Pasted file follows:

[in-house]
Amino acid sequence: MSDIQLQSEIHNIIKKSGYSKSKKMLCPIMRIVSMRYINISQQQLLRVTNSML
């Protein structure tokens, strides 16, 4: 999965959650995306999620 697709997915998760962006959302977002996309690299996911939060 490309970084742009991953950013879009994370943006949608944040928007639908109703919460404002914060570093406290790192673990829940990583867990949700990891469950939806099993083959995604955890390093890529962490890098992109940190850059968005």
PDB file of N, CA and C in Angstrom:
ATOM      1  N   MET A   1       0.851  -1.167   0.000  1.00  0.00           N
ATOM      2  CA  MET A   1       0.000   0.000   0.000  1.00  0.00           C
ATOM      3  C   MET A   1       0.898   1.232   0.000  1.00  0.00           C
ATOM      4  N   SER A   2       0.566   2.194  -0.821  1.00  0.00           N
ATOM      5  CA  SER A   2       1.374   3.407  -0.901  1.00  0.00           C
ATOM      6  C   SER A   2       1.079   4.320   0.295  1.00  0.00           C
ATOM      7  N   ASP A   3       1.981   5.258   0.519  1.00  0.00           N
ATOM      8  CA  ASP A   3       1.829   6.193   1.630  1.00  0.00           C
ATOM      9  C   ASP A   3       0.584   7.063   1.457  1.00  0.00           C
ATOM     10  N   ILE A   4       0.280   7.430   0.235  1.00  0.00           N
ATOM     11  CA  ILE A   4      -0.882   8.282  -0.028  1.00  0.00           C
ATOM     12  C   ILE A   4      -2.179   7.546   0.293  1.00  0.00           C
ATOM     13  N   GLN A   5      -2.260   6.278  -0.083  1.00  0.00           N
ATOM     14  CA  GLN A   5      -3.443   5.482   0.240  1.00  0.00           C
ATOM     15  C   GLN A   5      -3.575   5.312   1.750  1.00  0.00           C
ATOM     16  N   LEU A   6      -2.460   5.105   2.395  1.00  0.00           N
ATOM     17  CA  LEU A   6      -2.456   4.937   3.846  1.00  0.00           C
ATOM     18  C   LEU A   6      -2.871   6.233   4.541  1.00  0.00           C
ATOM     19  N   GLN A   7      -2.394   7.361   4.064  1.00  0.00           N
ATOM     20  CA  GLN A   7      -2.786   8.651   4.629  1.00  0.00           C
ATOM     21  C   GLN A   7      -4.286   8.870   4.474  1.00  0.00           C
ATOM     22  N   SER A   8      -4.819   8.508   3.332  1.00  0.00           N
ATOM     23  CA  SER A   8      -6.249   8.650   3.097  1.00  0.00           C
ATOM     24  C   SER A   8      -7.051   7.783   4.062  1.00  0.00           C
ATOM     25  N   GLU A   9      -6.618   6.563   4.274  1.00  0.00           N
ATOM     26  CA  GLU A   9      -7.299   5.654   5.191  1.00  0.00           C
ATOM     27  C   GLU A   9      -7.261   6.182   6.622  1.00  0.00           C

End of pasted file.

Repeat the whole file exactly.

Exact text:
[in-house]
Amino acid sequence: MSDIQLQSEIHNIIKKSGYSKSKKMLCPIMRIVSMRYINISQQQLLRVTNSML
């Protein structure tokens, strides 16, 4: 999965959650995306999620 697709997915998760962006959302977002996309690299996911939060 490309970084742009991953950013879009994370943006949608944040928007639908109703919460404002914060570093406290790192673990829940990583867990949700990891469950939806099993083959995604955890390093890529962490890098992109940190850059968005």
PDB file of N, CA and C in Angstrom:
ATOM      1  N   MET A   1       0.851  -1.167   0.000  1.00  0.00           N
ATOM      2  CA  MET A   1       0.000   0.000   0.000  1.00  0.00           C
ATOM      3  C   MET A   1       0.898   1.232   0.000  1.00  0.00           C
ATOM      4  N   SER A   2       0.566   2.194  -0.821  1.00  0.00           N
ATOM      5  CA  SER A   2       1.374   3.407  -0.901  1.00  0.00           C
ATOM      6  C   SER A   2       1.079   4.320   0.295  1.00  0.00           C
ATOM      7  N   ASP A   3       1.981   5.258   0.519  1.00  0.00           N
ATOM      8  CA  ASP A   3       1.829   6.193   1.630  1.00  0.00           C
ATOM      9  C   ASP A   3       0.584   7.063   1.457  1.00  0.00           C
ATOM     10  N   ILE A   4       0.280   7.430   0.235  1.00  0.00           N
ATOM     11  CA  ILE A   4      -0.882   8.282  -0.028  1.00  0.00           C
ATOM     12  C   ILE A   4      -2.179   7.546   0.293  1.00  0.00           C
ATOM     13  N   GLN A   5      -2.260   6.278  -0.083  1.00  0.00           N
ATOM     14  CA  GLN A   5      -3.443   5.482   0.240  1.00  0.00           C
ATOM     15  C   GLN A   5      -3.575   5.312   1.750  1.00  0.00           C
ATOM     16  N   LEU A   6      -2.460   5.105   2.395  1.00  0.00           N
ATOM     17  CA  LEU A   6      -2.456   4.937   3.846  1.00  0.00           C
ATOM     18  C   LEU A   6      -2.871   6.233   4.541  1.00  0.00           C
ATOM     19  N   GLN A   7      -2.394   7.361   4.064  1.00  0.00           N
ATOM     20  CA  GLN A   7      -2.786   8.651   4.629  1.00  0.00           C
ATOM     21  C   GLN A   7      -4.286   8.870   4.474  1.00  0.00           C
ATOM     22  N   SER A   8      -4.819   8.508   3.332  1.00  0.00           N
ATOM     23  CA  SER A   8      -6.249   8.650   3.097  1.00  0.00           C
ATOM     24  C   SER A   8      -7.051   7.783   4.062  1.00  0.00           C
ATOM     25  N   GLU A   9      -6.618   6.563   4.274  1.00  0.00           N
ATOM     26  CA  GLU A   9      -7.299   5.654   5.191  1.00  0.00           C
ATOM     27  C   GLU A   9      -7.261   6.182   6.622  1.00  0.00           C